Violet Nesdoly is a poet and writer whom I’ve had the privilege of working with through FellowScript. Her poetry column every issue never fails to amaze with her depth of knowledge and passion for the subject. She maintains several blogs: Line Upon Line for all things writerly, Promptings for pictures and ideas, and Bible Drive-Thru for kids’ devotions. She also contributes to Inscribe Writers Online and Canadian Authors Who Are Christian. In the middle of all that blogging, she still managed to find time to answer my questions!
How did you become a writer?
When I was a kid, The Western Producer came to our house every week. It had a club called Young Co-operators for young writers. You joined with a pen name, then sent in your poems, stories and articles. If the editor liked them they'd get published on the Young Co-operators pages.
I joined sometime in my early teens. After seeing a piece or two of mine in print, I was hooked. Although I didn't write for publication for many years between that time and when I lately returned to writing, the thought was always at the back of my mind.
What inspires you to write?
I get inspired to write when I read great writing of any genre -- fiction, essays, poetry. There's something inside me that wants to take up the challenge. Could I write something as beautiful, or moving, or real?
Writing how-to books inspire me too. Writers like Heather Sellers, Julia Cameron, Bonni Goldberg, Sol Stein and others encourage me and make me feel, yes, I can!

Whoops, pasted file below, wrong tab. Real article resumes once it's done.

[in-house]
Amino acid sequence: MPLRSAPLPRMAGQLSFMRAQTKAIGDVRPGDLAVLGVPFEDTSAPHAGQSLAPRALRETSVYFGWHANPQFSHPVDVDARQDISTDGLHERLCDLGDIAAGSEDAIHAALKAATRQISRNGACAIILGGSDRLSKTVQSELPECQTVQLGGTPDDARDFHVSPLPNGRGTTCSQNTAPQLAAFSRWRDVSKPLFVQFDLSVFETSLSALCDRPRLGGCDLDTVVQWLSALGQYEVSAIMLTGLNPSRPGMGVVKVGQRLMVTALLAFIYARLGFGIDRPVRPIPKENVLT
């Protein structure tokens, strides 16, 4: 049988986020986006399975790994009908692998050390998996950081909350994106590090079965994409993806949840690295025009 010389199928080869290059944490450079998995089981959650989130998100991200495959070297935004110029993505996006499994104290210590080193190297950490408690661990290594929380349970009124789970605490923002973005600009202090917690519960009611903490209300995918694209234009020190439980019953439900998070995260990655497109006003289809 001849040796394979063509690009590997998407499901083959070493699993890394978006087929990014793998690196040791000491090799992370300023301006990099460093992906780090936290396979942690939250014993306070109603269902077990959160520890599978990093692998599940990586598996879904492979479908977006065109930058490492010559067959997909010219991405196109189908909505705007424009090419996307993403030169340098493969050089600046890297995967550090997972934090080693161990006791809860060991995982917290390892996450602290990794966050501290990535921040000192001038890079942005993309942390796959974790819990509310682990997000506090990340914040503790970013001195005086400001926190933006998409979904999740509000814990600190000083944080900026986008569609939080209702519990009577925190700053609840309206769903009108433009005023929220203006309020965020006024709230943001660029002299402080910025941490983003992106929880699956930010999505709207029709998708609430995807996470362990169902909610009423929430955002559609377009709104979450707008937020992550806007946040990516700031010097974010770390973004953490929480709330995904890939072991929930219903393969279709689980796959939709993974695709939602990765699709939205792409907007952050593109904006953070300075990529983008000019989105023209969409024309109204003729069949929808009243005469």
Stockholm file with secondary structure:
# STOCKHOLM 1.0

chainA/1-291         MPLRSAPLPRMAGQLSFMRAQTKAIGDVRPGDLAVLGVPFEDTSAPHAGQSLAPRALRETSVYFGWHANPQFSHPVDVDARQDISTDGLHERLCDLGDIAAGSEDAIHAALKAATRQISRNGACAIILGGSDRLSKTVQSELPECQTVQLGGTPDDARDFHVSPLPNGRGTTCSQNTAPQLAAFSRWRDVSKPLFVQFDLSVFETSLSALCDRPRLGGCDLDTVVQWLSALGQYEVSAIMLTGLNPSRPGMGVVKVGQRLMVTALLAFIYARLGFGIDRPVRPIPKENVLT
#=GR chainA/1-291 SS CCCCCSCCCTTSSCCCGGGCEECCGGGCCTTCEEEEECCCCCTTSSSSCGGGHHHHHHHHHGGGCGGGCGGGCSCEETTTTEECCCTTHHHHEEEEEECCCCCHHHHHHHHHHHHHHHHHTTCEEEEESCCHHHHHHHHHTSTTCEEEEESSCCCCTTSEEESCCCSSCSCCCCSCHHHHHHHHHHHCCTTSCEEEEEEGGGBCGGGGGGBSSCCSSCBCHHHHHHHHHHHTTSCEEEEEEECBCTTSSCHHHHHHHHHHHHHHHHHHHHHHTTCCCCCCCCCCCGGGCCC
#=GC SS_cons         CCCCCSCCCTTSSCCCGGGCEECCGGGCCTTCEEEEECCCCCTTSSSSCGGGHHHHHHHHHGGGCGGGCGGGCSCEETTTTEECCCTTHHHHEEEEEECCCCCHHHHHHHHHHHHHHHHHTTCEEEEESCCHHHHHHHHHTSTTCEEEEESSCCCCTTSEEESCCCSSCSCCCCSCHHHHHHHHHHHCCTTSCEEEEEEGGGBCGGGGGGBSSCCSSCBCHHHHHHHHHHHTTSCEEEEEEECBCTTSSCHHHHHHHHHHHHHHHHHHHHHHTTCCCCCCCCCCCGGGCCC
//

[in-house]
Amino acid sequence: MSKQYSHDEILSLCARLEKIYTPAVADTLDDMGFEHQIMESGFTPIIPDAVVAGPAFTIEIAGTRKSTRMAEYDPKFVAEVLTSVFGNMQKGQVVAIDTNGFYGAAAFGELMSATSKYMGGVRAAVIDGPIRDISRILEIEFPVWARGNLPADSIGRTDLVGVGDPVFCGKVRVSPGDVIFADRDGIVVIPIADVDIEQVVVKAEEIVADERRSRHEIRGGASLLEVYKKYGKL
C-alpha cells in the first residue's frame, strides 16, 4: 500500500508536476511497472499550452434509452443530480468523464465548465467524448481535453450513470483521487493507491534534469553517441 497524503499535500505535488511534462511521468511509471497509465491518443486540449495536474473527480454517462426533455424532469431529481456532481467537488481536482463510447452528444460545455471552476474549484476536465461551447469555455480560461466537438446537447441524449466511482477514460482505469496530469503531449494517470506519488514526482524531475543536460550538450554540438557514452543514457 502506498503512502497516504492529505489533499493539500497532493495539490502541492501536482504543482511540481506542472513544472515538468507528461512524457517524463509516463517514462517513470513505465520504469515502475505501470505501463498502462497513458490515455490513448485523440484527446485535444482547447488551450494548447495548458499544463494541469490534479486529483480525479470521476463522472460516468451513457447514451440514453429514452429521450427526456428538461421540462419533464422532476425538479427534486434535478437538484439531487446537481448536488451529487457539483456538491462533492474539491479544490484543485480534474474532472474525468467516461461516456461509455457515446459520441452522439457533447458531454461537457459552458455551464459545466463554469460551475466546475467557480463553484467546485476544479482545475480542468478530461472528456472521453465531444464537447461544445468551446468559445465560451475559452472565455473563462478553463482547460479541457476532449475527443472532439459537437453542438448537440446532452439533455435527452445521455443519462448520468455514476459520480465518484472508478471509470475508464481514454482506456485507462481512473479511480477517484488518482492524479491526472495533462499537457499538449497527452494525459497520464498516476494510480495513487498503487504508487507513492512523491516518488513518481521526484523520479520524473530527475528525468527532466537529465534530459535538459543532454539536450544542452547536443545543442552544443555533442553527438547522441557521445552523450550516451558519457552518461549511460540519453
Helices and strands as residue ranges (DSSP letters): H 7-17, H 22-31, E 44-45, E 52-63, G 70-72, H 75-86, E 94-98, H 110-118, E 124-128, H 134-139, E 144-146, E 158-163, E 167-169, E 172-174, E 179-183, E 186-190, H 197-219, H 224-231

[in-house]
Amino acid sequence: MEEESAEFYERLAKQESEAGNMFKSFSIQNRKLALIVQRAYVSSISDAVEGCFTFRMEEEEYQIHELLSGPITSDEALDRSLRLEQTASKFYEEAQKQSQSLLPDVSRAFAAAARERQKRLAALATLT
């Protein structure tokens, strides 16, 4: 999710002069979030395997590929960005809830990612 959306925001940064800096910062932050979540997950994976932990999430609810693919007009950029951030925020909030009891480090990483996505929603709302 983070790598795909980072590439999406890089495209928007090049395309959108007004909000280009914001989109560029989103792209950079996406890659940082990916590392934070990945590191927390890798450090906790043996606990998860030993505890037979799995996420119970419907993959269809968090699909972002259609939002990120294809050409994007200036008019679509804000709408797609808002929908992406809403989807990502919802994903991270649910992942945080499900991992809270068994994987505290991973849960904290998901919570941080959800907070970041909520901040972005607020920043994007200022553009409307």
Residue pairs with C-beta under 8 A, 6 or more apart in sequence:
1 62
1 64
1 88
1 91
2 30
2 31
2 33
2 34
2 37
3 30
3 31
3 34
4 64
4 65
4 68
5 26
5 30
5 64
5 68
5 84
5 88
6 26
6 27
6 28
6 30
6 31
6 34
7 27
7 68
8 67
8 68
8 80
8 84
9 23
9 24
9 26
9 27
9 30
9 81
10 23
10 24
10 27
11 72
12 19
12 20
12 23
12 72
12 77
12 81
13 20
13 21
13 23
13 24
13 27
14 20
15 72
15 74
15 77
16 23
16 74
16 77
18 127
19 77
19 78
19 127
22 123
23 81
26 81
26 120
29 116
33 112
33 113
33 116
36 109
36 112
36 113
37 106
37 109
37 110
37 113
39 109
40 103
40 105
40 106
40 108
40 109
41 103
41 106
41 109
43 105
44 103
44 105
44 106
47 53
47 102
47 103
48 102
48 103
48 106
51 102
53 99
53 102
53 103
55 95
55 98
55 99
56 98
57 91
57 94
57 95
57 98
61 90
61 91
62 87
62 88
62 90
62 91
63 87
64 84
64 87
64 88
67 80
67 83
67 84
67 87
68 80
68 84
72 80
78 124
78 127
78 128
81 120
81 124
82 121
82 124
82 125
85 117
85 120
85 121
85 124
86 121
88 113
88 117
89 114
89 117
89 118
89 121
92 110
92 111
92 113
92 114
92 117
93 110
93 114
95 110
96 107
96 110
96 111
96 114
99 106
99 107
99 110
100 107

Finally, I get inspired when I fiercely disagree. I have written more than one heated blog post, letter to the editor or email to a radio call-in show when I'm hopping mad. Sometimes I think that's when I do my sharpest work.
What author(s) do you most admire and why?
(Sorry, I added that 's'. I can't limit myself to just one)
Alice Munro - She has an amazing ability to capture the details of setting, character and dialogue in her Canadia0n short stories, and to spotlight the moments of truth.
Marilynne Robinson - Her story Gilead is moving and profound yet simple and humble. I love writing like that.
Rosamund Pilcher - I adore her British characters and her settings -- often in Scotland or Devon, England. Though I don't approve of some of her characters' morals and lifestyles, there is something about her craftsmanship that I would try to emulate if I ever attempt adult fiction.
Billy Collins - Accessible, often self-deprecating poems that are funny too. Love it!
Oswald Chambers - writer of My Utmost for His Highest. I prefer the old edition (not the revised one that updates Chambers' word choice). Did you know he was only 43 when he died? How did he become so wise?